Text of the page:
The Dominion Post | 28 January 2010
By LESLEY SPRINGALL
An ambitious project to boost export receipts by hundreds of millions of dollars a year by pooling New Zealand's farming expertise has received a fillip from Middle Eastern investment company Emirates Investment Group.
EIG has signed a 50:50 joint venture agreement with the Waikato Innovation Park-led farming consortium Dairy SolutioNZ to develop large-scale farms in the Middle East and Pakistan.
Dairy SolutioNZ would provide the technological know-how, and EIG would provide the local connections and investment capital, said project head Derek Fairweather, chief executive of Innovation Waikato.
He would not comment on the value of the venture. As the world food crisis bites harder, richer countries have been buying up land in developing countries to secure their food supplies.
Information from the International Food Policy Research Institute shows the Middle East is one of the biggest land investors, buying up 1.15 million hectares in Pakistan, the Philippines and Africa in the past three years.
"This joint venture is about taking the world's best farming practices to regions experiencing food crises," Mr Fairweather said. New Zealand was world-renowned for its farming capabilities and the quality of its dairy and meat produce, and low-cost practices were hugely in demand, he said.
That demand had been piqued as the United States' farming system had been hammered by high-grain prices. Dairy SolutioNZ was formed to capitalise on this and provide a one-stop shop for developers of large-scale meat and dairy farms.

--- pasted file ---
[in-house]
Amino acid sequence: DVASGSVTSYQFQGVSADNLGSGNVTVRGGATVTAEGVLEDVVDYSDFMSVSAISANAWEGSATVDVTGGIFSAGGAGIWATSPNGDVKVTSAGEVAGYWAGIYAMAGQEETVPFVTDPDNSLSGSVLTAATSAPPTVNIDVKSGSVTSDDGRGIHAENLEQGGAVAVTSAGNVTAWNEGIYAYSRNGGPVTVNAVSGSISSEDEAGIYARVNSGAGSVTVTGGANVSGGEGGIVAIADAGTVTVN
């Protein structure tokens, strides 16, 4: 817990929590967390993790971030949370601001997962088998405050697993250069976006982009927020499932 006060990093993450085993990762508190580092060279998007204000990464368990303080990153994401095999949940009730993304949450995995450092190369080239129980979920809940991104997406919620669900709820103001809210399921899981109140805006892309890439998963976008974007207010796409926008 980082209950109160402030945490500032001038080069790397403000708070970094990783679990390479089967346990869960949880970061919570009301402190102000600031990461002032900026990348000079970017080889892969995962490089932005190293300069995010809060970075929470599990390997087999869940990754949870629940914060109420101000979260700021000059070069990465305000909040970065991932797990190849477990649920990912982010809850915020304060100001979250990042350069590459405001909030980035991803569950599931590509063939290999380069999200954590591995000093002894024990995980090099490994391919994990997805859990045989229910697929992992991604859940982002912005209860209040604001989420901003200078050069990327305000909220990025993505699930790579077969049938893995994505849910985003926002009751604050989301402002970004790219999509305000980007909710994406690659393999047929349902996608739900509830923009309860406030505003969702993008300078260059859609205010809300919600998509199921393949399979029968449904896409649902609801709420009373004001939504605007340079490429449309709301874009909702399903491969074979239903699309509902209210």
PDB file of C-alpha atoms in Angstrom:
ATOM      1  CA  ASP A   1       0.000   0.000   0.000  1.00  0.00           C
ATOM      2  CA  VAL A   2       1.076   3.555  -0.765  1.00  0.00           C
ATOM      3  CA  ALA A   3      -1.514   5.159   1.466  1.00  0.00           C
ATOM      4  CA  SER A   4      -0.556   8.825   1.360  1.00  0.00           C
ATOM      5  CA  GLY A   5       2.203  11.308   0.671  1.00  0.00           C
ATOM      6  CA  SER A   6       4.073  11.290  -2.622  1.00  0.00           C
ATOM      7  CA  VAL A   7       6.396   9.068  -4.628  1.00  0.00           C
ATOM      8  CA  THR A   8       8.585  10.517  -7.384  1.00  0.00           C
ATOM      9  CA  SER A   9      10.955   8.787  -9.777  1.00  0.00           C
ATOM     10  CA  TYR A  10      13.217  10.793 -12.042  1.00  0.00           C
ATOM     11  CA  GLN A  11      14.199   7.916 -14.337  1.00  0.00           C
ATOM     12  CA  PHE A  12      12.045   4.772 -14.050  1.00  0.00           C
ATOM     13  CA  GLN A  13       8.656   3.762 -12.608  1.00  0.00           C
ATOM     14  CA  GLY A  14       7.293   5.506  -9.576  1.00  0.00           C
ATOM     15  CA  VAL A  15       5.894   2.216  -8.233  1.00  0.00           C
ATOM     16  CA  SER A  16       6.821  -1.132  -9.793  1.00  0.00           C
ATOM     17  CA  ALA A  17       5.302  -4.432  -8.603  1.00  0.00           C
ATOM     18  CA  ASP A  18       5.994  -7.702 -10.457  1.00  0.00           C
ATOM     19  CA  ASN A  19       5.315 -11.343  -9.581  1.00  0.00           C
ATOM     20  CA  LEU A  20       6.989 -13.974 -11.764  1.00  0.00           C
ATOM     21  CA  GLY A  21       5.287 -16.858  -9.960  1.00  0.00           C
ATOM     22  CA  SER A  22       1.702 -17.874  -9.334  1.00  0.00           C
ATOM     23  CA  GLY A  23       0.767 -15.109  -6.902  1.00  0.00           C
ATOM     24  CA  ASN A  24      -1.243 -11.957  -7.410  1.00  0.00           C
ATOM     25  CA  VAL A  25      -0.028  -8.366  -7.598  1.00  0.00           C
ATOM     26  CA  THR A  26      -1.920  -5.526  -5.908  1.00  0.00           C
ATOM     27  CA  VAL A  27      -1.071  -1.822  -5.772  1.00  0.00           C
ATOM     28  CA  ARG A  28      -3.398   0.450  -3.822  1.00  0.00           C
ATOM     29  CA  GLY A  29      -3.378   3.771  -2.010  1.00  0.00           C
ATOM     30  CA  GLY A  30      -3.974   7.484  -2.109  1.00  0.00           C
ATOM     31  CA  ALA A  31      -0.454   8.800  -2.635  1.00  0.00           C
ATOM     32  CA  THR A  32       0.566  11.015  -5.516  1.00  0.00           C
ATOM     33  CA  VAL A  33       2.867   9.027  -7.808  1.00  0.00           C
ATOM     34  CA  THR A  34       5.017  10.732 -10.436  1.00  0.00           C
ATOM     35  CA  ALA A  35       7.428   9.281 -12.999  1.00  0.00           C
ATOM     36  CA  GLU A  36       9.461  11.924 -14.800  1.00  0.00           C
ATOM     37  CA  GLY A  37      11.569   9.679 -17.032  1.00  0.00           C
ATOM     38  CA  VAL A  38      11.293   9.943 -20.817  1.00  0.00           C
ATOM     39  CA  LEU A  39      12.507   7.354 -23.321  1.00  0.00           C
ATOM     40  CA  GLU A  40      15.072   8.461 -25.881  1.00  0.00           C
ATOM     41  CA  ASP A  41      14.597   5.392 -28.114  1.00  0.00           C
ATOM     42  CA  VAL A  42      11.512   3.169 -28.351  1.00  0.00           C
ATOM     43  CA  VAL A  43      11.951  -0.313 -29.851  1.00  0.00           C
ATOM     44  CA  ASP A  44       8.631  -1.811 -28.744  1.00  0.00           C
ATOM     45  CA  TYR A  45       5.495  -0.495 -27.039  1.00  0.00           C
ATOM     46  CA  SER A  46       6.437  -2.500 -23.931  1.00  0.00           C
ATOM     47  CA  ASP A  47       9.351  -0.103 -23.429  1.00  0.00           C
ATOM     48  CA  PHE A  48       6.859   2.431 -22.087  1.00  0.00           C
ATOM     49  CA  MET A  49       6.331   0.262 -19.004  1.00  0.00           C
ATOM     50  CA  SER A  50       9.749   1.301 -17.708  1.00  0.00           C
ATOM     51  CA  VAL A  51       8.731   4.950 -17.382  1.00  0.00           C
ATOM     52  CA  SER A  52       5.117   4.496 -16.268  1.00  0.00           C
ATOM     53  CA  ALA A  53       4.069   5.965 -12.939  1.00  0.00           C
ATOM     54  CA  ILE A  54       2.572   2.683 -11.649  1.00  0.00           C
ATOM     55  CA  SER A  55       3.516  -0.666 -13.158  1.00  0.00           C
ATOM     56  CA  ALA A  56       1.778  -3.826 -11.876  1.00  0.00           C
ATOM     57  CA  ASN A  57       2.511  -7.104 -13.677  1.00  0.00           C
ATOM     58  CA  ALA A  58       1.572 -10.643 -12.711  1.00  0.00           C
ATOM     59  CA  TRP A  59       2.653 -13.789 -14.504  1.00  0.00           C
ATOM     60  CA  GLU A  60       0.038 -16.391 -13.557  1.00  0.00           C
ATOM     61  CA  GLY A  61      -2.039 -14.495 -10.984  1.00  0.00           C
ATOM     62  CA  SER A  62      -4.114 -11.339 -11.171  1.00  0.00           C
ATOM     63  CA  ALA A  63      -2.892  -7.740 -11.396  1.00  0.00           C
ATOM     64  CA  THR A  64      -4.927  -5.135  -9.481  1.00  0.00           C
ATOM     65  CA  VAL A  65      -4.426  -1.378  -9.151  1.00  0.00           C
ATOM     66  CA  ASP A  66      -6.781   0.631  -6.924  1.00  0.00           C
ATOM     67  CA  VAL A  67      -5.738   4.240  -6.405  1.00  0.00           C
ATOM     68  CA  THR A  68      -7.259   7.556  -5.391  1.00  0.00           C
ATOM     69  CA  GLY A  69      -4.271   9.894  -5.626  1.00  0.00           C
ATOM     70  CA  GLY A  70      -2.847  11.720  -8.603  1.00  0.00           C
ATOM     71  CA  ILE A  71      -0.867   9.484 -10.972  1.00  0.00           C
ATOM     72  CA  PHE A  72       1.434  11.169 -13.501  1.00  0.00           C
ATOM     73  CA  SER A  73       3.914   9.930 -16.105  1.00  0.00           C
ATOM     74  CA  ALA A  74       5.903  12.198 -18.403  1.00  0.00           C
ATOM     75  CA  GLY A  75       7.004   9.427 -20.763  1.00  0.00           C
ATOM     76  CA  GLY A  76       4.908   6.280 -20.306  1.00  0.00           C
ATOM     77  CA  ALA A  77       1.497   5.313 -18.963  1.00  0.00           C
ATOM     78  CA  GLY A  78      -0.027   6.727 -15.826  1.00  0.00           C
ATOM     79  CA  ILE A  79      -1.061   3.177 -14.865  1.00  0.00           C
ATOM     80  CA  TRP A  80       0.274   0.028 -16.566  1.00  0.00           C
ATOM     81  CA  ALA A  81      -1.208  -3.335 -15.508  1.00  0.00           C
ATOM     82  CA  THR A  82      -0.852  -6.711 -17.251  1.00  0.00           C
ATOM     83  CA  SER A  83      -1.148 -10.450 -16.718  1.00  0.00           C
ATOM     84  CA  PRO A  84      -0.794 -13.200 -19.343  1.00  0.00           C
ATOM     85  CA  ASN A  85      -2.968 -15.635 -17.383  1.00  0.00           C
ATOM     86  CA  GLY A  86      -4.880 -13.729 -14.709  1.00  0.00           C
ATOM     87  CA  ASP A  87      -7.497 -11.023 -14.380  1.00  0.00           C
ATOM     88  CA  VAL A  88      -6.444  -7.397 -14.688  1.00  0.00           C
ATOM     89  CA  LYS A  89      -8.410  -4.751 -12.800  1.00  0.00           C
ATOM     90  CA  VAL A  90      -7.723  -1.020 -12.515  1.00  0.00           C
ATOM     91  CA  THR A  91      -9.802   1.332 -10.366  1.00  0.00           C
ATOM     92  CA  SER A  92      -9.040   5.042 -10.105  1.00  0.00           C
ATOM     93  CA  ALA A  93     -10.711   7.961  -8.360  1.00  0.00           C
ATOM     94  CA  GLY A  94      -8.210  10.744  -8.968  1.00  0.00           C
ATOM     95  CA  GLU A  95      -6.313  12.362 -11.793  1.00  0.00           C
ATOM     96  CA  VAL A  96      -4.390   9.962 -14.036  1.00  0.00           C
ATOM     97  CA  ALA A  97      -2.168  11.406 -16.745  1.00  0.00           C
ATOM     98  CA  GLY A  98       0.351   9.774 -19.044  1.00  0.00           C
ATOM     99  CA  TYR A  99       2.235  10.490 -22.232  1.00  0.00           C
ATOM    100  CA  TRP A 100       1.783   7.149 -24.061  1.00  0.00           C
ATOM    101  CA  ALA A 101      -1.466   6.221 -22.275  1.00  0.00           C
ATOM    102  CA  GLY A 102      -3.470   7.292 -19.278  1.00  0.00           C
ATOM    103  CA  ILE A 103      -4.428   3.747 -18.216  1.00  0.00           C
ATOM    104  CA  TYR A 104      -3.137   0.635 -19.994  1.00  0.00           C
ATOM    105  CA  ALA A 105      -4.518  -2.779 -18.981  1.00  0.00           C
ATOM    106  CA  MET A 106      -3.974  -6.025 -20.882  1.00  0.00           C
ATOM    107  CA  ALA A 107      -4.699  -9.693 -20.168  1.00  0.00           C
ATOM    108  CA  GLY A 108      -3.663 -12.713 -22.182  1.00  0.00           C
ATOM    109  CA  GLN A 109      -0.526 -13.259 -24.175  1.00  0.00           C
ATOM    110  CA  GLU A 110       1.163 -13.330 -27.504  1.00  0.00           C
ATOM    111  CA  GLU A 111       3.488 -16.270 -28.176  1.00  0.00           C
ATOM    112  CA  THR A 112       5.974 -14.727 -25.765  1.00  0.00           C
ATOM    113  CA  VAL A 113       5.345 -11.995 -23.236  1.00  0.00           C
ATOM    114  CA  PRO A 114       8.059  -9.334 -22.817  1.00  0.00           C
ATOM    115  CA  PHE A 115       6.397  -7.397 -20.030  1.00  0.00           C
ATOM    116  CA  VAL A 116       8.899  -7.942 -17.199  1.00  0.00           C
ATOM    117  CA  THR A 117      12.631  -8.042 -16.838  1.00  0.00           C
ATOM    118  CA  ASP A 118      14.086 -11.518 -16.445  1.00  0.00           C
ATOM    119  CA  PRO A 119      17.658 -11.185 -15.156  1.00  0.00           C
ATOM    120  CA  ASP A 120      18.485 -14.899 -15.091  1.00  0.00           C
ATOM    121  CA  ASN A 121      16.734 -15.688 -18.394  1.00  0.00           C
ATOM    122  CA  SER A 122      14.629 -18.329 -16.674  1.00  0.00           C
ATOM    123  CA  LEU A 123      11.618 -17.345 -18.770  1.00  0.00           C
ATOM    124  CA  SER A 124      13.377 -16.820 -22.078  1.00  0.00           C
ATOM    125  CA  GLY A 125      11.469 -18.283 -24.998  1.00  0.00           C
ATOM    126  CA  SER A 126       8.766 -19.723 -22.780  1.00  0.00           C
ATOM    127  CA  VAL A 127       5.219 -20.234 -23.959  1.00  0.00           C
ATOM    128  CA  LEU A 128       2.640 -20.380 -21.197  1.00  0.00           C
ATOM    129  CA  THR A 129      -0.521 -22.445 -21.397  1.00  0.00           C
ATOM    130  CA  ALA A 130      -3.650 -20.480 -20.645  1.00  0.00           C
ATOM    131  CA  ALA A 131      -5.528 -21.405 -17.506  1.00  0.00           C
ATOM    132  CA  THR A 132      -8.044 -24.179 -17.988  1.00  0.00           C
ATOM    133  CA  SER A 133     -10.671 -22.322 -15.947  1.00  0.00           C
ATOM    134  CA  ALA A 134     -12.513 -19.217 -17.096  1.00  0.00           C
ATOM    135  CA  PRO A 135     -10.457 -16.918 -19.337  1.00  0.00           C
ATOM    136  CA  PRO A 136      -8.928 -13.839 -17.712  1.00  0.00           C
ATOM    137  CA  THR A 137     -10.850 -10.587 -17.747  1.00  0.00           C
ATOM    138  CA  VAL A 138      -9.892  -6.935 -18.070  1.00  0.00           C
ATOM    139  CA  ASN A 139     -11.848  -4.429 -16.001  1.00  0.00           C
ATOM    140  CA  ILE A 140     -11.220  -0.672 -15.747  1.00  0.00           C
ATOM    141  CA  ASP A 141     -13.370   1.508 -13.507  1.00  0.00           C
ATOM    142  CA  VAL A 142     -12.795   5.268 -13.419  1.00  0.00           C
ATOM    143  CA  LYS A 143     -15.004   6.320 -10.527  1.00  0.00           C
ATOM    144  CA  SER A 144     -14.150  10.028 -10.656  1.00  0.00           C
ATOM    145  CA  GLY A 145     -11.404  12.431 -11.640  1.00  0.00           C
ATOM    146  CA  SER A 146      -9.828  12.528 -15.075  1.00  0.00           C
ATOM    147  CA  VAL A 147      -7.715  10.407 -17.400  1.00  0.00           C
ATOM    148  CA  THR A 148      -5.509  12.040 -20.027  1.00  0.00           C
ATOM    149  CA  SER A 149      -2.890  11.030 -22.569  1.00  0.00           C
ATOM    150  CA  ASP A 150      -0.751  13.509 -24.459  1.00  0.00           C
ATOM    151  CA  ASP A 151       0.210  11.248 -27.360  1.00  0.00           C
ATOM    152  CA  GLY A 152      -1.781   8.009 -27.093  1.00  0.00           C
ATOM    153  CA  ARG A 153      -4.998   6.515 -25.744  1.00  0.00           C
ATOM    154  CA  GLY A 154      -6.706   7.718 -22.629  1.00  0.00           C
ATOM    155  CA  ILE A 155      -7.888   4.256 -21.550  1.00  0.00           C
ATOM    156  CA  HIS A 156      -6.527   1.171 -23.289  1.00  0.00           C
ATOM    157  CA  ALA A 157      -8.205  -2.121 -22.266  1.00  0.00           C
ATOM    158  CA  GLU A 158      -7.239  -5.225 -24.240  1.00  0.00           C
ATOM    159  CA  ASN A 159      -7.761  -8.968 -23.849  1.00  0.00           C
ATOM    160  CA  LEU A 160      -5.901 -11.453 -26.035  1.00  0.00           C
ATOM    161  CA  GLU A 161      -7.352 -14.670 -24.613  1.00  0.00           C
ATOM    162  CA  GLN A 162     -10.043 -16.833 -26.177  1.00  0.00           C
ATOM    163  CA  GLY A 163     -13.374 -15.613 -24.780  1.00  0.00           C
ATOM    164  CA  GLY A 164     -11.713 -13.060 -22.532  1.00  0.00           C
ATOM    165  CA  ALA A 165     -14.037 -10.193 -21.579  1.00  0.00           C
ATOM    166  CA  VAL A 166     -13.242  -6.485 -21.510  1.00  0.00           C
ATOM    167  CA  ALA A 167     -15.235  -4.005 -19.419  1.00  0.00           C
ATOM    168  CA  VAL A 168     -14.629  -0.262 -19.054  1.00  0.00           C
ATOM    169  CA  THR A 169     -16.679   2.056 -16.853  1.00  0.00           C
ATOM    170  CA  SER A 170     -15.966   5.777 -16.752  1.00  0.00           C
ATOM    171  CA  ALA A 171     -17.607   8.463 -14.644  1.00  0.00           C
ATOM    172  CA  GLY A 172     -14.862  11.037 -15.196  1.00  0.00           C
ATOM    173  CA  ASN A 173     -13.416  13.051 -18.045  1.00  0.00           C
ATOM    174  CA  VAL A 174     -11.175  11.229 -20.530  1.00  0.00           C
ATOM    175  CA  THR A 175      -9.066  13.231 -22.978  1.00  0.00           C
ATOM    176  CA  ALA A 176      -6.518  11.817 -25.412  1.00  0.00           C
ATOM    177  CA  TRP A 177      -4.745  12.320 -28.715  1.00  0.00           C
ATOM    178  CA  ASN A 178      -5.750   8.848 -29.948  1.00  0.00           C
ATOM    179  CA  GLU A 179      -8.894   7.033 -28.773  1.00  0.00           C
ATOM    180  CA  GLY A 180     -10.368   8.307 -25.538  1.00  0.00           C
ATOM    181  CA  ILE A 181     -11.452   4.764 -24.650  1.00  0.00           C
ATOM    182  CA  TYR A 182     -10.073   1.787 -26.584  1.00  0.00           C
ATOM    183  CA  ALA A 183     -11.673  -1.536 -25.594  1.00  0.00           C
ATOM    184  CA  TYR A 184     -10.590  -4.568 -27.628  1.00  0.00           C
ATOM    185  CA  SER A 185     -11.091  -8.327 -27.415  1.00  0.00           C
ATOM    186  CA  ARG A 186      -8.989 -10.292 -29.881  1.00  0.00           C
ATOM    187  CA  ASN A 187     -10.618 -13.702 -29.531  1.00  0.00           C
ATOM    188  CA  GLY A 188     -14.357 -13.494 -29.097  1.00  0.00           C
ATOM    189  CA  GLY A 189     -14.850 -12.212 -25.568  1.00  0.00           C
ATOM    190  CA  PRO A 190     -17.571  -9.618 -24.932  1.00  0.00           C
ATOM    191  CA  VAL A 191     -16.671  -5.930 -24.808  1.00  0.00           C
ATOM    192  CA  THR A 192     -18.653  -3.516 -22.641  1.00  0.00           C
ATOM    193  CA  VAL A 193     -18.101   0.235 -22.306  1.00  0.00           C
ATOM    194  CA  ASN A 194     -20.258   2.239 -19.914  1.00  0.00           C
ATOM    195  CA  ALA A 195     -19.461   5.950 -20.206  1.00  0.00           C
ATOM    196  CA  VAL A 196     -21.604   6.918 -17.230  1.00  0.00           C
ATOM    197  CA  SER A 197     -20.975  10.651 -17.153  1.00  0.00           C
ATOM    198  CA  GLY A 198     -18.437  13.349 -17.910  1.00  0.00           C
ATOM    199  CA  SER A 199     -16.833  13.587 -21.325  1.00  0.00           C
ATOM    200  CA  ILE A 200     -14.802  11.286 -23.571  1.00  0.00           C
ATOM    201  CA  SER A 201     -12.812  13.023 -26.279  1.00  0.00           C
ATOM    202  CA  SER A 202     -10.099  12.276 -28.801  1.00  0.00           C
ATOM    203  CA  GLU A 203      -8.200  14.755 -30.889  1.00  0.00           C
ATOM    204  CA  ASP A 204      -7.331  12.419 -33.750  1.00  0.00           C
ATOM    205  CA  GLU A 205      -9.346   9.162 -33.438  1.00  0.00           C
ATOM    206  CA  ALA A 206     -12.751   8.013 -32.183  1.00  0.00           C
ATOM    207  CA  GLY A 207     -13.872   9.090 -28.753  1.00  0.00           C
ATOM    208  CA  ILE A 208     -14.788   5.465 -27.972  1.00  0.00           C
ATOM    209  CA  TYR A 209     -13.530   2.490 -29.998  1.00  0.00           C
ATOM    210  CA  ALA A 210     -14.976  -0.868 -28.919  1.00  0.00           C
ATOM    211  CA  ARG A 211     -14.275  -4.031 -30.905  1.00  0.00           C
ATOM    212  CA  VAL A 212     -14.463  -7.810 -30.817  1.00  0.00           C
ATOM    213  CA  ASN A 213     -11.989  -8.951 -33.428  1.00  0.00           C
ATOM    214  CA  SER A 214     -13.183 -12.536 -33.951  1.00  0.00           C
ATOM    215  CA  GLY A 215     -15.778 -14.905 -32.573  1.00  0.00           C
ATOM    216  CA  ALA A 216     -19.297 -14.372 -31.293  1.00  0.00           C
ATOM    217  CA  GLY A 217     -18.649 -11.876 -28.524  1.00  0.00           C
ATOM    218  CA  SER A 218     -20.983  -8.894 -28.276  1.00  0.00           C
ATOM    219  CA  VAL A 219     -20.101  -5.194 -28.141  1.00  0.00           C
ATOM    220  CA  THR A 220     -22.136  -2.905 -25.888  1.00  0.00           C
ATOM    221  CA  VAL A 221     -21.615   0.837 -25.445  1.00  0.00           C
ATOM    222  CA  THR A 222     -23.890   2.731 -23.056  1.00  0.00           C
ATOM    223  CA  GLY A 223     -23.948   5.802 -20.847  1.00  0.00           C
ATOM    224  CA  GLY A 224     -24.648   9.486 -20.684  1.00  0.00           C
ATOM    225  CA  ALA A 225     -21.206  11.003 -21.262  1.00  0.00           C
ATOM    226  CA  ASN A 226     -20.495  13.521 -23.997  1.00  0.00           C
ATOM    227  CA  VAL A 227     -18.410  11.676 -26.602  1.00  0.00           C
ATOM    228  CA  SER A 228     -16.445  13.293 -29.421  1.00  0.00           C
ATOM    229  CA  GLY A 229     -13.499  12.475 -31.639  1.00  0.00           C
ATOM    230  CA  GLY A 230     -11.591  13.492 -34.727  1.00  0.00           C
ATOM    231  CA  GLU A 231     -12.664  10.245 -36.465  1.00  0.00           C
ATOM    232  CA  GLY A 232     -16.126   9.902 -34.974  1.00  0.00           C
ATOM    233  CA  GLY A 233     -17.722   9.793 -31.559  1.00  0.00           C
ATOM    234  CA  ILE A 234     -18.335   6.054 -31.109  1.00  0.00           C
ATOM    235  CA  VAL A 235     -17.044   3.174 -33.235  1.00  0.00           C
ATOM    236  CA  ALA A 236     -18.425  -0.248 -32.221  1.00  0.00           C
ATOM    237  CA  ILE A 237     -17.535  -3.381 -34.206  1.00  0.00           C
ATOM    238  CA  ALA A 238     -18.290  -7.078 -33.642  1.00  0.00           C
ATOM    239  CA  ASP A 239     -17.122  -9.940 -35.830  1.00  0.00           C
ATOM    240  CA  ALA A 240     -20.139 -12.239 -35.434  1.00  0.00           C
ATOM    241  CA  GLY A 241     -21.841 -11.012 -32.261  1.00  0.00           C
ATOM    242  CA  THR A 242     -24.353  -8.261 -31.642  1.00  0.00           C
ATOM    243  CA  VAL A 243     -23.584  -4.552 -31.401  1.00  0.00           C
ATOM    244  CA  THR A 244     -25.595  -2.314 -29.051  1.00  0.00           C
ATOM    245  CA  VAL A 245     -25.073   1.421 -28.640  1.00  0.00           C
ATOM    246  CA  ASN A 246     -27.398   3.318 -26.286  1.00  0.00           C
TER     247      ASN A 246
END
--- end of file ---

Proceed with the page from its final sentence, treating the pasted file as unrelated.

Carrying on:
The 19-member Dairy SolutioNZ group includes farming technology companies such as fencing company Gallagher Group, milking-systems company Milfos and breeding company LIC, and agricultural training organisations such as ASL. A couple of international companies fill specialist gaps in the group, including the Texas bovine sex selection company Sexing Technologies and Dutch genetics specialist CRVAmbreed.
Although all the companies involved export on their own as well, Dairy SolutioNZ had opened up much larger opportunities, Milfos director Philip Locke said.
"We all saw the need out there. This allows us to go and deliver a complete solution, not just be a single player in a big project."
Since Dairy SolutioNZ was formalised early last year, Mr Fairweather and his team have been building international contacts and discussing deals. The EIG deal was just one of several in the works.
A 6000ha deal had been agreed in South America, a heads of agreement had been signed for a deer farm in Asia and discussions were under way in Russia, Malaysia and the Philippines.
Through EIG, there were two large Pakistan projects on the cards, one involving a 35,000ha farm, and there were also discussions taking place in China, Mr Fairweather said.
Innovation Waikato would take the lead on all the projects.
"We're basically franchising `New Zealand Farming Inc' around the globe. The farmers and technology suppliers of New Zealand are experts in producing safe, low-cost and sustainable food and that somehow got lost in the ICT, biotech and creative industry movements of past years."We're now working to bring farming back to the forefront."